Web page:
First, I want to acknowledge the anger and disappointment that our decisions have engendered. And to say that I’m listening, because the spiritual principles that move many of you to protest are essential for the work that lies ahead. While I do not ask you to agree, I simply ask you to consider that we, too, acted on spiritual principles. Those principles, while they may seem to conflict with yours, are also essential for the work that lies ahead.

The first spiritual principle, which always characterizes the Episcopal Church at its most faithful, is that we welcome all people into our houses of prayer. We welcome all because we follow a Lord and Savior who welcomes all, without qualification. Welcoming does not mean condoning offensive speech or behavior; it does not mean that we agree with or seek to legitimize. We simply welcome all into this house of prayer, in full acknowledgment that every one of us stands in the need of prayer.  

The second spiritual principle that informs my decision is that in times of national division, the Episcopal Church is called to be a place where those who disagree can gather for prayer and learning and to work for the good of all. I am alarmed by some of Mr. Trump’s words and deeds and by those who now feel emboldened to speak and act in hateful ways. Nonetheless, I believe in the power of God to work for good, and the capacity of our nation to rise to our highest ideals. As President Obama said in his last speech, our nation’s future will be determined by our resolve to “restore the sense of common purpose that we so badly need right now.” I ask the people of the Episcopal Diocese of Washington to join me in dedication to that purpose, in faithfulness to Christ and as ones who cherish the gift of democracy.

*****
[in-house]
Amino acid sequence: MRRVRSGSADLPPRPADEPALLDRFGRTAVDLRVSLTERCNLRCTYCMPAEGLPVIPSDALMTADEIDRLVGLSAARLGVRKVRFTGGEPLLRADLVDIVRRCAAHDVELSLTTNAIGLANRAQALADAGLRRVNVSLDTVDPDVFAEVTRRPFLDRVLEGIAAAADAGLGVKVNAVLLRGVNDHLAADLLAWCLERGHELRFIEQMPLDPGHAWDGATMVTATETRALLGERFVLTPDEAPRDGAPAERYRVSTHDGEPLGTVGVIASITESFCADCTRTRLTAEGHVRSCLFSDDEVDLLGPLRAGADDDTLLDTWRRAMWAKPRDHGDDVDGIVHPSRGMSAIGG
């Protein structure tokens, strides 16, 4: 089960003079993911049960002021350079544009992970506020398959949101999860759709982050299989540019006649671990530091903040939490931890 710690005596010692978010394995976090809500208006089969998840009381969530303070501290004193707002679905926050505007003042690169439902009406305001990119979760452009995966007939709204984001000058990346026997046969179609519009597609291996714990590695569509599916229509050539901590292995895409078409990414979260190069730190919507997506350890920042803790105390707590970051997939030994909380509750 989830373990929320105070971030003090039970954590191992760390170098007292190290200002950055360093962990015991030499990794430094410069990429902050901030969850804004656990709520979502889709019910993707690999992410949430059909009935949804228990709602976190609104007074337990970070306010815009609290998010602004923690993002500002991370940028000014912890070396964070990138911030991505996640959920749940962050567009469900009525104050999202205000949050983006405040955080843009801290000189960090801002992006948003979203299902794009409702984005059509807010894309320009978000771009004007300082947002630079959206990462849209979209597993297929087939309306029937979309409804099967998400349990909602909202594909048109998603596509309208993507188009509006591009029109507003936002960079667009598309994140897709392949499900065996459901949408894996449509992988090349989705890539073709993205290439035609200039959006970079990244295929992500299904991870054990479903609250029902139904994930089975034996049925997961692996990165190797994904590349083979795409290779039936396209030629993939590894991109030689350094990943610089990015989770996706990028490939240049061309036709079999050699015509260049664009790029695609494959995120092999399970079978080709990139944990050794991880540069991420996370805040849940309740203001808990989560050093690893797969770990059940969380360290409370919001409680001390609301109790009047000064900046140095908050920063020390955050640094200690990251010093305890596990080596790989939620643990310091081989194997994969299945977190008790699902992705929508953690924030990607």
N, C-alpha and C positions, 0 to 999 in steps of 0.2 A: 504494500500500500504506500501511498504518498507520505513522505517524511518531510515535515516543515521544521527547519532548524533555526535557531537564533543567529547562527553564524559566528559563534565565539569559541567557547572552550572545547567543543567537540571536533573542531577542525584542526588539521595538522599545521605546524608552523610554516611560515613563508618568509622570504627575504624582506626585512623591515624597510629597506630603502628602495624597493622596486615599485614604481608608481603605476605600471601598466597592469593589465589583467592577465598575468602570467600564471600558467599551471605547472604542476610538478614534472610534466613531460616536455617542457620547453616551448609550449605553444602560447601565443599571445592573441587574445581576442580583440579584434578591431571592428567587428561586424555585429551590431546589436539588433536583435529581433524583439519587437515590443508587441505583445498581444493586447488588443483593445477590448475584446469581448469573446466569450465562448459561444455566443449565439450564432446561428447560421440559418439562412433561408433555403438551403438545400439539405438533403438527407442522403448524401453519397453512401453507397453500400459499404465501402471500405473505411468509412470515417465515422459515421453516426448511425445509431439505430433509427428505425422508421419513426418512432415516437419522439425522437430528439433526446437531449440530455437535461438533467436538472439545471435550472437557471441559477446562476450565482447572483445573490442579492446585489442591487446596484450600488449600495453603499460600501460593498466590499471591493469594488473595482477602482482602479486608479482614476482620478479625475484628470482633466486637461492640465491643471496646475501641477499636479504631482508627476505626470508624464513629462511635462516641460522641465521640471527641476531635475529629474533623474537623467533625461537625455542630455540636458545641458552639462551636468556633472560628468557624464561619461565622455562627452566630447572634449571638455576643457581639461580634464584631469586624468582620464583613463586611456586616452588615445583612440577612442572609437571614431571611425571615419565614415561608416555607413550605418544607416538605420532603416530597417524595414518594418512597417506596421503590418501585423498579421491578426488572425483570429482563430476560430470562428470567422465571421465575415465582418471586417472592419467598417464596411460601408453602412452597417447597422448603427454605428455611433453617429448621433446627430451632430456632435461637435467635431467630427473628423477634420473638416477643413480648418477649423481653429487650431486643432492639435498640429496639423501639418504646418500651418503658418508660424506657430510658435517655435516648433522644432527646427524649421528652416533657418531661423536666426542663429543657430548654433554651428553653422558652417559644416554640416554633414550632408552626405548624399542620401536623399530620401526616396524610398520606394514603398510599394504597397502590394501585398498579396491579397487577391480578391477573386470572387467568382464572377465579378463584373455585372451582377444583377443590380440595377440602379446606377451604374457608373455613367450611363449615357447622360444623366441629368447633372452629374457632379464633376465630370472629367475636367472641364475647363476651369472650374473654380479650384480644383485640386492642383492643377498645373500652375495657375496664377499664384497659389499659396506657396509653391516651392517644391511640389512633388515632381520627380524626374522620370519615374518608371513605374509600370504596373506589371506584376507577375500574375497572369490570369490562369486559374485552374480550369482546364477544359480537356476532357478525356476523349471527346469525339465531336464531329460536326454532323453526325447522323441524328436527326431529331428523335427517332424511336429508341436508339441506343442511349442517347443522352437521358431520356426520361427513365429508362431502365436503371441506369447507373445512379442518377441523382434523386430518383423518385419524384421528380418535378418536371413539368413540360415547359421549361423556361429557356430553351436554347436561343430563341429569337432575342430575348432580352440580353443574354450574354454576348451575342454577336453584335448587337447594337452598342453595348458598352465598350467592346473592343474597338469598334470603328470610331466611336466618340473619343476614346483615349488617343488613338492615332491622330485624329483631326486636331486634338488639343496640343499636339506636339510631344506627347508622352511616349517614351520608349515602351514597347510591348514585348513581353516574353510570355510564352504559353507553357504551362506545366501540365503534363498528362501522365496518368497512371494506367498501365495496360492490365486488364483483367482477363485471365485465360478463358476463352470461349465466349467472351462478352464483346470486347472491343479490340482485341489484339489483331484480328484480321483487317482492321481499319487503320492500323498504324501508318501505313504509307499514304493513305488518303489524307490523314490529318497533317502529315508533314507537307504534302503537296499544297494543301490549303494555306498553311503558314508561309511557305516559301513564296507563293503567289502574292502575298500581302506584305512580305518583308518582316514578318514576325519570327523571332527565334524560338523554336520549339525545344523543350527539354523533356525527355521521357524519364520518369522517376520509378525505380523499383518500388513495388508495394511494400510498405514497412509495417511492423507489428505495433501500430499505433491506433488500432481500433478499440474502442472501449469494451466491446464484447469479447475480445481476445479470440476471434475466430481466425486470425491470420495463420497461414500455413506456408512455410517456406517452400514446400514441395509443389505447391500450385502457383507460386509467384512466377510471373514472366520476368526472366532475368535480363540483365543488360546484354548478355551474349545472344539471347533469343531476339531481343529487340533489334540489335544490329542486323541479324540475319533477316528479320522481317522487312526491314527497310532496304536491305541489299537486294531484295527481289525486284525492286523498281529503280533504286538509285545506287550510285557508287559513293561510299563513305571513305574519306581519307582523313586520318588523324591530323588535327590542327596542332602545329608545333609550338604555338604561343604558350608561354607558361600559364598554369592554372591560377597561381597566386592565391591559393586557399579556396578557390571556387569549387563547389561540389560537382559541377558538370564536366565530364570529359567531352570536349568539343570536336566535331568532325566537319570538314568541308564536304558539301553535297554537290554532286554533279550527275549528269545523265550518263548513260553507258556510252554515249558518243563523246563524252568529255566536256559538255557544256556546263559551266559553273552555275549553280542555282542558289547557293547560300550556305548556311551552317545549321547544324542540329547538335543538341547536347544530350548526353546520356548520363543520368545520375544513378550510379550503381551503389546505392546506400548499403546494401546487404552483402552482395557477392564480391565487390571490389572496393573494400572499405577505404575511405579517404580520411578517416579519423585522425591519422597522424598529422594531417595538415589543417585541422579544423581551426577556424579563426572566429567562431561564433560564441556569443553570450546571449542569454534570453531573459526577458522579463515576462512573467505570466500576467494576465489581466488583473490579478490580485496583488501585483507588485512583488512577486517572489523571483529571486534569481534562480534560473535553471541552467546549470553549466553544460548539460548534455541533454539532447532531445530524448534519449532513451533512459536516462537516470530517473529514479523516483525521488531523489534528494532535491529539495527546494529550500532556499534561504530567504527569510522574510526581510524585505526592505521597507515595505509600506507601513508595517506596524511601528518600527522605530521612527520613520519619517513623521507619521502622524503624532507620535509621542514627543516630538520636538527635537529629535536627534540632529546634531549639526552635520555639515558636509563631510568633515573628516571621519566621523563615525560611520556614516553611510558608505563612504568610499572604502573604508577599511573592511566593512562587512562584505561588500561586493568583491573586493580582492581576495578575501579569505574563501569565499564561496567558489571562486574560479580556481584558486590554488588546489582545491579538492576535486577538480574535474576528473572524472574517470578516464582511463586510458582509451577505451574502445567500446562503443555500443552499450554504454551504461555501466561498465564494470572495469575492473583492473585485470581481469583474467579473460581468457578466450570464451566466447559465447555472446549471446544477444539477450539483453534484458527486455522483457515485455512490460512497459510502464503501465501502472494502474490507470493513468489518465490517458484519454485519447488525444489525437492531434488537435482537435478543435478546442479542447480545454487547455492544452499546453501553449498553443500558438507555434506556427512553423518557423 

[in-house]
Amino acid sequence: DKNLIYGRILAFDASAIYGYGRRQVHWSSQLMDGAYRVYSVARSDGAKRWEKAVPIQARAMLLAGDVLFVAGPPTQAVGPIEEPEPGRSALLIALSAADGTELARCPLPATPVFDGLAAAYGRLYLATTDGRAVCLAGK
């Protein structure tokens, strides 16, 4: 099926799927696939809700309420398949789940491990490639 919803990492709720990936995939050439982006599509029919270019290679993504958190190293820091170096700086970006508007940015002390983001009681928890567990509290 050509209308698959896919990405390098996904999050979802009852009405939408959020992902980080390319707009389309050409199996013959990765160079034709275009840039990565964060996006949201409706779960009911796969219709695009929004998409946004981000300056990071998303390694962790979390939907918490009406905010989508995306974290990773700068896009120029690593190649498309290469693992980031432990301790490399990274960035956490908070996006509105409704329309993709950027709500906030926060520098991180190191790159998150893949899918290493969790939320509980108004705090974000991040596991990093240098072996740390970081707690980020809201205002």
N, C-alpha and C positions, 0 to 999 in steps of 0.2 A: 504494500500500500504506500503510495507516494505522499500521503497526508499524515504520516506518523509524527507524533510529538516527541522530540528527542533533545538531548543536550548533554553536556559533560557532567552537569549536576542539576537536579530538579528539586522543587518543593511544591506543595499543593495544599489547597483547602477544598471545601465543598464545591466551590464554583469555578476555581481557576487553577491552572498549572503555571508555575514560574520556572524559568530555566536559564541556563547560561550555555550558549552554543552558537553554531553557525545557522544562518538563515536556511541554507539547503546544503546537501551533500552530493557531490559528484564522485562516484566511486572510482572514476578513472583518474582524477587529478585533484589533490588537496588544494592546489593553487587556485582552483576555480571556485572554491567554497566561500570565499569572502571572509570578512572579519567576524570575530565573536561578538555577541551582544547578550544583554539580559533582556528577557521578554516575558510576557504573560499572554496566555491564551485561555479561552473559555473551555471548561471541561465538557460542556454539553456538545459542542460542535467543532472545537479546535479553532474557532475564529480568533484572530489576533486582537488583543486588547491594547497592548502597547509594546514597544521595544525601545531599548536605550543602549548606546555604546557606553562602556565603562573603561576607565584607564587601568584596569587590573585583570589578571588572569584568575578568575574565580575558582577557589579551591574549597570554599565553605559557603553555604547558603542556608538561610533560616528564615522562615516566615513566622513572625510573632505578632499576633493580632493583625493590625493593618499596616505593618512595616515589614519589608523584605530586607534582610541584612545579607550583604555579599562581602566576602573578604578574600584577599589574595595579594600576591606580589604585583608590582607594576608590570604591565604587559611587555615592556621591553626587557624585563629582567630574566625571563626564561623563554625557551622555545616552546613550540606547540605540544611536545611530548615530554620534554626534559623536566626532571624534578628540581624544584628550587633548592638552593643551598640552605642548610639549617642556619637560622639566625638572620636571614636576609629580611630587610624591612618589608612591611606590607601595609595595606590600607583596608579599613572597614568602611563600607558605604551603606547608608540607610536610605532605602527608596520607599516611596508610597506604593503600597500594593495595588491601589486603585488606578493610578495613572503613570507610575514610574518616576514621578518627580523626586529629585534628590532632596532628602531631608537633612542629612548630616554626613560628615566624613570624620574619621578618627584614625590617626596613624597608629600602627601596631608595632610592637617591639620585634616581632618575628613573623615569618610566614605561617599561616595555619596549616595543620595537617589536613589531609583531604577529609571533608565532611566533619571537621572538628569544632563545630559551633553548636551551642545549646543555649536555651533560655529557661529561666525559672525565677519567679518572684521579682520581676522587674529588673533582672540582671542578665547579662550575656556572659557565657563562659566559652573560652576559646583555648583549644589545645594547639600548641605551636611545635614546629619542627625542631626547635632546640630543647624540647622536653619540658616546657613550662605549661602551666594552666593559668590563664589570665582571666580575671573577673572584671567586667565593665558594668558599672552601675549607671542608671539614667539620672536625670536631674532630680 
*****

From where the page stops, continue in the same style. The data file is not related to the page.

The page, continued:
Jesus’ mission on earth was to minister to everyone.  While the crowd in the synagogue thought God was just for them, Jesus was pushing the boundaries and saying that the love of God is for even those we deem outside of the love of God.  If we are honest, we will admit that this is a hard teaching and one we’d rather ignore.

 

Would Donald Trump be invited here?  That’s a question you need to wrestle with so I’m not going to give you an answer.  I pray that we can be like Christ, to get outside of our comfort zones and welcome everyone to God’s kingdom.  Even when we find it difficult.

 

Would Donald Trump be invited here?  Thanks be to God. Amen.